When the National desk gets together to discuss stories, it can be a grim half-hour. We dissect natural disasters. We reconstruct mass shootings. We delve into political scandals and all manner of domestic tumult. Recently, though, we added a new feature to our morning meetings aimed at inspiring us and boosting our creativity before we embark on another long day of editing the news.
We read a poem.
BOOK IT! wasn’t a monolith; it allowed for flexibility. Outside of the basic rules, each participating teacher set their own requirements. At my school, you needed to write down three books you’d read in order to qualify—and given the amount of students who tried to exploit the system, the teacher had to really believe you’d read them. I was the kind of rapacious little weirdo who regularly devoured upwards of a dozen books a week, so meeting the program goals wasn’t exactly a challenge. Bringing up multiple slips every few days became a ritual for me, and an undoubtedly exasperating one for the teachers who had to deal with my smug little face. My mother didn’t have to pay to feed me in between errands or after soccer games for years. We had a pretty good thing going, until one year, my teacher placed a limit on the number of slips we could get signed, specifically to halt the spread of my pizza empire.
Once that draconian rule came crashing down upon my head, my mother decided other arrangements had to be made. We needed to call in reinforcements: Nanny.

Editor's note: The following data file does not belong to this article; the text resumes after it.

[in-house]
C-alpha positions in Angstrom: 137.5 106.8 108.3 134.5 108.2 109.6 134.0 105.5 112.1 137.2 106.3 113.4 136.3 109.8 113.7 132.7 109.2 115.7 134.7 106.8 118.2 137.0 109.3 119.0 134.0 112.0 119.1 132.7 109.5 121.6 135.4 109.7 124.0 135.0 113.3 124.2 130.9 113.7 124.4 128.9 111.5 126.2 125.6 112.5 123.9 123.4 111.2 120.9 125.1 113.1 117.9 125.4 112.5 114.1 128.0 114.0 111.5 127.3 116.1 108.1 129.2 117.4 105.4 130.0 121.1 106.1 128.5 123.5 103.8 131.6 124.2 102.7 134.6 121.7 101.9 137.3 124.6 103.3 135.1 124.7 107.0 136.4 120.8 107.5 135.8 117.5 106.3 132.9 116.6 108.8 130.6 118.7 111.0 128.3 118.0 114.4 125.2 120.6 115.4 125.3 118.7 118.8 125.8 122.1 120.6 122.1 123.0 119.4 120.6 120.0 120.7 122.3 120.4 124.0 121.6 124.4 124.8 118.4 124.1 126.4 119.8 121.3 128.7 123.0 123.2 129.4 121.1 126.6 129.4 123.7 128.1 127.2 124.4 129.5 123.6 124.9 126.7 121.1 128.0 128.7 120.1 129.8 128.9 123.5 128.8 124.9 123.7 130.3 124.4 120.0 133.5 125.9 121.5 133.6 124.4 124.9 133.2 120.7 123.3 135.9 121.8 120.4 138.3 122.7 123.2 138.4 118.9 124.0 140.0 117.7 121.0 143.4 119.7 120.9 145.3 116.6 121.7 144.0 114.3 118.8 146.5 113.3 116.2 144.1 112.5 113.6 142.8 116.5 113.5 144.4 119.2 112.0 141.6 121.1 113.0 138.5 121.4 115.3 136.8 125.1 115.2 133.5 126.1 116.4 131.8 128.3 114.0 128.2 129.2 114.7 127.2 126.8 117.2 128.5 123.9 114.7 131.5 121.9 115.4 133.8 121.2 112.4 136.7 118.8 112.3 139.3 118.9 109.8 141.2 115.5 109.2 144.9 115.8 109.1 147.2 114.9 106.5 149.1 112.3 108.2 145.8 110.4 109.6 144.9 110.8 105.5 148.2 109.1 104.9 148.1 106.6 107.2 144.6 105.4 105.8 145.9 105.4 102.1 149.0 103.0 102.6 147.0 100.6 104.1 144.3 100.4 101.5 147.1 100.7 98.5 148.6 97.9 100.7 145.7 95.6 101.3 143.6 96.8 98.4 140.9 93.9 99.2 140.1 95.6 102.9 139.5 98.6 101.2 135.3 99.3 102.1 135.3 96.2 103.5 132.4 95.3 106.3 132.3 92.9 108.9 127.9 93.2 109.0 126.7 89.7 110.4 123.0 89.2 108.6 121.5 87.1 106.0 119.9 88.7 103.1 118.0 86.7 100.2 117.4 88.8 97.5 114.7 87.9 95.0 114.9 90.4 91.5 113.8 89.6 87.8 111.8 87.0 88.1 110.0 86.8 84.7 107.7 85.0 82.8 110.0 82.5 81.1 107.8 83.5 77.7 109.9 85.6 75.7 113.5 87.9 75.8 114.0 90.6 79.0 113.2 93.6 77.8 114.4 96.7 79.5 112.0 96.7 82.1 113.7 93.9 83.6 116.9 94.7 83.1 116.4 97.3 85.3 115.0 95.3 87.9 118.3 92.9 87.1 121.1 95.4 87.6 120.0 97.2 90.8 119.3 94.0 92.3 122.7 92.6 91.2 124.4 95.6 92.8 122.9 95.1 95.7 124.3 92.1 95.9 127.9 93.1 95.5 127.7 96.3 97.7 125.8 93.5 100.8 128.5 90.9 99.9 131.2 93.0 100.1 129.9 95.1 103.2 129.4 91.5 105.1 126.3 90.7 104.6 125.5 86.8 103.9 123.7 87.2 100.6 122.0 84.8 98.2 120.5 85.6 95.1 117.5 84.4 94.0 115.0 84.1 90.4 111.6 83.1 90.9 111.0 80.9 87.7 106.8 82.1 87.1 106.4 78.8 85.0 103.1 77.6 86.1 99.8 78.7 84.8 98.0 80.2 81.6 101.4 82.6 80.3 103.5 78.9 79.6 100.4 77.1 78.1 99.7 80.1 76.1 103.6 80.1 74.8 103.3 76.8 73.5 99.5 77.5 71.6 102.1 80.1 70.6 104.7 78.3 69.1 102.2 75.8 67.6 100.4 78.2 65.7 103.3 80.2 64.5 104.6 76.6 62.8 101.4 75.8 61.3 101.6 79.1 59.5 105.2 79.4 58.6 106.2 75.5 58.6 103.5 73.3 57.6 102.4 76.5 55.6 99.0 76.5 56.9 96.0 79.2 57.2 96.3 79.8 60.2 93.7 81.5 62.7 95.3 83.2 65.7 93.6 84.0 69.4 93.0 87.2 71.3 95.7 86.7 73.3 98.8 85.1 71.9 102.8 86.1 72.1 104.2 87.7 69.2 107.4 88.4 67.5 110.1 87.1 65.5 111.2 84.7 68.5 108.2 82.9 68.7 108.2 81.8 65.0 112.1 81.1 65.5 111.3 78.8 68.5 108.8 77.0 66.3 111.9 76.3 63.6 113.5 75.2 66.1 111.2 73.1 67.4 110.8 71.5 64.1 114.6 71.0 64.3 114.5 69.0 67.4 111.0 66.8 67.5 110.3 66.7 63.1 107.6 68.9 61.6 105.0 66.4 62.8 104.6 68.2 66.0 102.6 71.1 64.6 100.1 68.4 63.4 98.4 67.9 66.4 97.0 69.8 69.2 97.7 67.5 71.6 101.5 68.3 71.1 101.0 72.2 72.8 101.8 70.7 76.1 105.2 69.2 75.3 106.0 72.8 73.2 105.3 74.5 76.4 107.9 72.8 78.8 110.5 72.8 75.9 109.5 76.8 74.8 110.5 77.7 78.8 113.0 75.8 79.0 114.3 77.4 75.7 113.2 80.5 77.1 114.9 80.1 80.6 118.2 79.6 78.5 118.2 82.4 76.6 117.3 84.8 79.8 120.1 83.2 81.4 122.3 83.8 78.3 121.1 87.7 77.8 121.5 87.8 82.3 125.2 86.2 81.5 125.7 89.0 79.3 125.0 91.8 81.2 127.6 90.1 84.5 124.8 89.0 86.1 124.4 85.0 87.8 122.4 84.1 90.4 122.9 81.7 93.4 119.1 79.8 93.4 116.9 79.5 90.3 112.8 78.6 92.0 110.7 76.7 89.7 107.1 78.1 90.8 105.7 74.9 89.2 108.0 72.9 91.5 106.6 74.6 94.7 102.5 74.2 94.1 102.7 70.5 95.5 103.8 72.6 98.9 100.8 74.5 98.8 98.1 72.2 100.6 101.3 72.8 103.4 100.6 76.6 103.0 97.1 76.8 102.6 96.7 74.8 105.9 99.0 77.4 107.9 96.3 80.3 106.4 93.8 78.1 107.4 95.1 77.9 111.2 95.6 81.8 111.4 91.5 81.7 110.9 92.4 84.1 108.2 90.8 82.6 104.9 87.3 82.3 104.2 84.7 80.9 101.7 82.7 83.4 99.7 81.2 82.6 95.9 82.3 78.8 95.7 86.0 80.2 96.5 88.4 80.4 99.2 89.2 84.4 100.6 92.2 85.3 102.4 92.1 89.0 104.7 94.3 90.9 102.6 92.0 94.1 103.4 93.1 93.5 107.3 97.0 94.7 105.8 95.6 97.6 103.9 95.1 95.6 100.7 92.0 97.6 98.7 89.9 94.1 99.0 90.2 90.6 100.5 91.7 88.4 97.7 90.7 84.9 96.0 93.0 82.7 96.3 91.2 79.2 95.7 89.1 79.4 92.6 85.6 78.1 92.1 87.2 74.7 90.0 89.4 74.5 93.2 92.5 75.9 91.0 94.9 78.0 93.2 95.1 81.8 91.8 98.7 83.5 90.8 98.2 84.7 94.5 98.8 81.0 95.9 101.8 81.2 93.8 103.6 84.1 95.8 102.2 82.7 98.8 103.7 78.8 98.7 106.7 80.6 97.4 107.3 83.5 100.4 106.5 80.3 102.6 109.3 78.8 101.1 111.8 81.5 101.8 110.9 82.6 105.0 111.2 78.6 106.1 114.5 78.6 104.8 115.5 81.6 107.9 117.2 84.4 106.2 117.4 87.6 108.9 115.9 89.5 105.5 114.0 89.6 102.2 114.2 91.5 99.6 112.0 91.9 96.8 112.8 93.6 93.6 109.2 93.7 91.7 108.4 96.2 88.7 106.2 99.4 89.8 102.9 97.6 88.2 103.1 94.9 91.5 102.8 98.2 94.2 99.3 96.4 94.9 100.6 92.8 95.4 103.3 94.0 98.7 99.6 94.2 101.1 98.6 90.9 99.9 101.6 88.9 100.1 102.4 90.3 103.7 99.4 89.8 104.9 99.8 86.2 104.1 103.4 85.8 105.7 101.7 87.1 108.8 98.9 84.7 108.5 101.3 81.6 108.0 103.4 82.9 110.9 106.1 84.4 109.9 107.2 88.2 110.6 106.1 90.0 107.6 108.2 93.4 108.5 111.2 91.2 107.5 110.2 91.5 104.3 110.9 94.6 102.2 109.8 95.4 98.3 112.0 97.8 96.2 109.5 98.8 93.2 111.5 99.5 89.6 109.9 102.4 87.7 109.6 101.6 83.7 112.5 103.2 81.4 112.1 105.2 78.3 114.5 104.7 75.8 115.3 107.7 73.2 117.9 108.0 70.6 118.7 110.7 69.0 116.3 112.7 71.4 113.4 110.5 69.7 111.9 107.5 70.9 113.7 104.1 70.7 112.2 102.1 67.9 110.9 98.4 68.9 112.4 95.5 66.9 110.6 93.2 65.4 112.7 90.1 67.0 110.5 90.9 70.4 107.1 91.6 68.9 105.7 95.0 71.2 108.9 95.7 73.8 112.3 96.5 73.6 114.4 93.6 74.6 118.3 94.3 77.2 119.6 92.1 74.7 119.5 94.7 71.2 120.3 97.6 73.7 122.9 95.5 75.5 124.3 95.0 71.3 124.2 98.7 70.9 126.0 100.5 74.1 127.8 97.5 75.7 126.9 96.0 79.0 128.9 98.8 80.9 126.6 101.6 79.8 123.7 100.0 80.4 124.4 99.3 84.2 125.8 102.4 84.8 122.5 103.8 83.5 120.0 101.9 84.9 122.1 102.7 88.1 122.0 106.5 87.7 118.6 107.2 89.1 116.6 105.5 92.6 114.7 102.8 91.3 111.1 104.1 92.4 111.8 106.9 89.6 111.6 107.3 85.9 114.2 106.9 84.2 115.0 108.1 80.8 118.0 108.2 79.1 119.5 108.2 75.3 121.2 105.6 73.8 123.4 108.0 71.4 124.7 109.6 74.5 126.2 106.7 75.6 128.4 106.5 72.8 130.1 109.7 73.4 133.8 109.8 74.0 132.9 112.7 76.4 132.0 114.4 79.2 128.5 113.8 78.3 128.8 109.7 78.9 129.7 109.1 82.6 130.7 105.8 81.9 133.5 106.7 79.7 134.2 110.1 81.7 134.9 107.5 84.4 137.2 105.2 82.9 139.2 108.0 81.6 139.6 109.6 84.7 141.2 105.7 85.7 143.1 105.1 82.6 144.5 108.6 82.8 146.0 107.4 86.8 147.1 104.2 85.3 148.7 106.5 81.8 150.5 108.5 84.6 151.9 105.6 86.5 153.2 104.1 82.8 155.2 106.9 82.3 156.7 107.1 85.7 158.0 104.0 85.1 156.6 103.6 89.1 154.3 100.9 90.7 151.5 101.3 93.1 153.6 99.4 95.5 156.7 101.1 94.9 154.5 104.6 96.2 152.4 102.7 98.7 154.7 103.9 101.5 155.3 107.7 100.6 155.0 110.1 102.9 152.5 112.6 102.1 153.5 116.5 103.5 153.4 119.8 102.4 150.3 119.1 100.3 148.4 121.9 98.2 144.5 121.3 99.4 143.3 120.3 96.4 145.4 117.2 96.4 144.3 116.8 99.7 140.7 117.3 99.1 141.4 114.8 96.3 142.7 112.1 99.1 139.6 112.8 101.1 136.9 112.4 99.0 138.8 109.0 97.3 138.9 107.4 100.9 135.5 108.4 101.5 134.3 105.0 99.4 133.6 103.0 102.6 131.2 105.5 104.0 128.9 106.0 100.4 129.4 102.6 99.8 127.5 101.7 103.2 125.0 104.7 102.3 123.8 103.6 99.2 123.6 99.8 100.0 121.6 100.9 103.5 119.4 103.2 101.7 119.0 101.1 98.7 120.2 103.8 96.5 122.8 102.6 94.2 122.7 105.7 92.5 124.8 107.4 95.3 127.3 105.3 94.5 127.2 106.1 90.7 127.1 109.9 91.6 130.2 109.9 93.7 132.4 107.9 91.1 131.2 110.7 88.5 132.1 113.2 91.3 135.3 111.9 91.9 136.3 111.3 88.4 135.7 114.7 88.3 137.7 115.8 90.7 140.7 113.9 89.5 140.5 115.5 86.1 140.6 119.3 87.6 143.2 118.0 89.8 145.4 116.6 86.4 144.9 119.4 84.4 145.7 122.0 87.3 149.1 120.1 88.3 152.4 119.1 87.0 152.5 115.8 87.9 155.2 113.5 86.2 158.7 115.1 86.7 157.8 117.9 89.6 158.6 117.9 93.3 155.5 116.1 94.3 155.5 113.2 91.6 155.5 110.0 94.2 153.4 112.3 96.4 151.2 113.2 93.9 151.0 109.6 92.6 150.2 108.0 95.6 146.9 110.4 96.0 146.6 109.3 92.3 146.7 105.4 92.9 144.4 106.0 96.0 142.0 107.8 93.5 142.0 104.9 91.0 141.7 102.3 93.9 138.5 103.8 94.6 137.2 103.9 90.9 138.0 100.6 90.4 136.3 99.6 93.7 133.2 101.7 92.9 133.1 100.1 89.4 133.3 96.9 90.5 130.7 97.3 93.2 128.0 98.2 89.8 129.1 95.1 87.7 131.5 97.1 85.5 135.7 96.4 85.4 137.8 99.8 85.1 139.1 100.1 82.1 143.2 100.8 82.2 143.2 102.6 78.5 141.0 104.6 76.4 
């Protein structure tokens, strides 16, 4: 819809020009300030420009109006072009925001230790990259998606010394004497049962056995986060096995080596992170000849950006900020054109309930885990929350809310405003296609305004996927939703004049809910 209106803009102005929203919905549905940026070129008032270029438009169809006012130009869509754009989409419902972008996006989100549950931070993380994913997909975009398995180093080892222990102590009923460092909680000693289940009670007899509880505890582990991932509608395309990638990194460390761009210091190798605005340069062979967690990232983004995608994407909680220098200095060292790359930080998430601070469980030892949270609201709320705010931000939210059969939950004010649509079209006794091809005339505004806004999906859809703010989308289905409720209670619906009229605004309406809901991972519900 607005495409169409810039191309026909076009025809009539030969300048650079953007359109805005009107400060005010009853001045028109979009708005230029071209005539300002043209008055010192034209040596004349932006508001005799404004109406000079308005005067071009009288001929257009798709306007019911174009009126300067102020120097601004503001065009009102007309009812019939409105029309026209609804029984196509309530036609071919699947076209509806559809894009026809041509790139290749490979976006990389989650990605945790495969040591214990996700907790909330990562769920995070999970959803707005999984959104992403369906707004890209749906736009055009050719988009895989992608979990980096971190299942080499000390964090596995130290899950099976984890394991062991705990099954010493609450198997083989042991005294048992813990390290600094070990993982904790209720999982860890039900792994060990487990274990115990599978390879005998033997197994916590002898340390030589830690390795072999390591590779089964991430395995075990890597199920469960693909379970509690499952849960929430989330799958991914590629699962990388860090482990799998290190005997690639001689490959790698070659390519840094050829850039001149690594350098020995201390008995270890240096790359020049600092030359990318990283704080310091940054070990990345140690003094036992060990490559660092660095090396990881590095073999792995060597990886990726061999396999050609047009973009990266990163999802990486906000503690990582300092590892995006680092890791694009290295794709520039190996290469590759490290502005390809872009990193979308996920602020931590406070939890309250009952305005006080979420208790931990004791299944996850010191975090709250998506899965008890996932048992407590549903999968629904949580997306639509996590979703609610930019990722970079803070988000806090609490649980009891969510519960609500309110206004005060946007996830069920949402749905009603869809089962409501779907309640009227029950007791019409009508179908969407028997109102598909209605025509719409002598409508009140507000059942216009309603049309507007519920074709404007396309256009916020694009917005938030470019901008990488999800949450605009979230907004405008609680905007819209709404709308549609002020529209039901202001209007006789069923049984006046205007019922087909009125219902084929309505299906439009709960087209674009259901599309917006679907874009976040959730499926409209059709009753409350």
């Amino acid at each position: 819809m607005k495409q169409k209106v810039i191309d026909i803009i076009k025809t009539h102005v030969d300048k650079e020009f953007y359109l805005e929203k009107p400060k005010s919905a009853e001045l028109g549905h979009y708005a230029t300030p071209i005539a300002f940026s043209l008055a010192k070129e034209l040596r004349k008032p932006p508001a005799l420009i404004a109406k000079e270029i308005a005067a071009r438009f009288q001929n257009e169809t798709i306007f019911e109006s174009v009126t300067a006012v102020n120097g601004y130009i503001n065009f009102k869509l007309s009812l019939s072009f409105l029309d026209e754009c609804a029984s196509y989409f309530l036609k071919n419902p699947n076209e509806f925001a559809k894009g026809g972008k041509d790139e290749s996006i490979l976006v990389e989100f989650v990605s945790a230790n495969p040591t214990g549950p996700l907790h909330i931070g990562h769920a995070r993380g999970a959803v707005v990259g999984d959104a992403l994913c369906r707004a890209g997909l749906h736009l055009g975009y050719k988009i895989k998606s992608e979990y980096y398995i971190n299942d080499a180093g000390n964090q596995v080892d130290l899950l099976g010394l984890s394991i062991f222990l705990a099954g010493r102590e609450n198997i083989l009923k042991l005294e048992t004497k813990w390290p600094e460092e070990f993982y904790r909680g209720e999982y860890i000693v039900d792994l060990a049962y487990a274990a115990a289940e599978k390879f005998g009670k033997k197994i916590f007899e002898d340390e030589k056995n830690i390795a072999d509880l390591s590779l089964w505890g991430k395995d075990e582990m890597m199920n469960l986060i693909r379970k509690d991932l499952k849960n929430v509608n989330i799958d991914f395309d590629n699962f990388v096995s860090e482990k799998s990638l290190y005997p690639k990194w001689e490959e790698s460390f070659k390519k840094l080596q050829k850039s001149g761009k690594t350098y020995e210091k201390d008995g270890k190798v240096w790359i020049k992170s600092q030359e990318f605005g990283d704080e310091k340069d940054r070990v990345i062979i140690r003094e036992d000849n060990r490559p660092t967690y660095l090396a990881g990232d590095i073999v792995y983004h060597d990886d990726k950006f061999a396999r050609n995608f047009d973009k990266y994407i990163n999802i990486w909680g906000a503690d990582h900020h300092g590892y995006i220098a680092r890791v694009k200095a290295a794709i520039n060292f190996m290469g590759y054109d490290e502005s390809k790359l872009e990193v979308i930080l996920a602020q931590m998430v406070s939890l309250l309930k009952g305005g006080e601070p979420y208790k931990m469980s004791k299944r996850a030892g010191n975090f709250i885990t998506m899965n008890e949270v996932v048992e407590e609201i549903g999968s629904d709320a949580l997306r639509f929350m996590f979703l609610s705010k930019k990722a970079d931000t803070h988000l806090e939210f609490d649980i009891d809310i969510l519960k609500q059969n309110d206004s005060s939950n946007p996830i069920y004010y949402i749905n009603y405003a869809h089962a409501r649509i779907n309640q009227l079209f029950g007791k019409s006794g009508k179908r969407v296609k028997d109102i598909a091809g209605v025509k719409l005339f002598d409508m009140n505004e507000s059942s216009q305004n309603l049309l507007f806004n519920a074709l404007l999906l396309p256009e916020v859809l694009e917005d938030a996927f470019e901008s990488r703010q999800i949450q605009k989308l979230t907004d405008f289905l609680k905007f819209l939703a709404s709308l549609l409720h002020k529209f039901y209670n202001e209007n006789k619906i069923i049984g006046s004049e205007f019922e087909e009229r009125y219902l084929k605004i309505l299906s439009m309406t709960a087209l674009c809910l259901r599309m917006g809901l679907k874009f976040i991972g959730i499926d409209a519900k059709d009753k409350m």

IN 1971, Terence McKenna’s younger brother Dennis heard a buzzing sound in his head. He was high on mushrooms in the Colombian rain forest, and he was confused. He thought that the sound (“on the absolute edge of audible perception,” as he later described it), might be some form of communication — a message from the natural world. He decided to try to send a message back and began to hum a single, prolonged tone. When he found the right frequency, the two sounds — the one in his head and the one coming from his vocal cords — seemed to join together into a single noise, “suddenly much intensified in energy.” He became convinced that he had found a direct channel of communication between the mind and the natural world. “The intermediary is the body,” he wrote. Whether he knew it or not, McKenna was embodying a concept that would become an enduring feature of American life: the concept of “feedback.”
Today, the term is mundane, the stuff of boardroom meetings and questionnaires. But it wasn’t always so. In his new book, The Culture of Feedback: Ecological Thinking in ’70s America, Daniel Belgrad tells the story of this odd and influential idea’s development and spread. “Feedback” was first popularized during World War II, when it was used by military engineers to refer to the dynamics of a self-regulating mechanical system that “fed” some of the results of its outputs “back” into itself as inputs. In the following decades, this vision began to seep into all sorts of other arenas of American culture. By the 1970s, this included a constellation of practices and beliefs that are now widely categorized — other than by an aging faction of hippies and a few Silicon Valley execs — as nonsense: thinking very hard about the interior lives of house plants; going to the Colombian rain forest to eat psychedelic mushrooms; and standing around with a group in a swimming pool in Northern California, hyperventilating to the point of unconsciousness in order to understand what it is like to be a dolphin.
Nguyen’s ambitious debut is a mash-up of reflection, growth, and rumination on death. In a world that seems increasingly chaotic and divided, Nguyen offers a refuge with his humble, distinct take on race relations in America, and smart analysis of the ways technology shape our personal and public lives.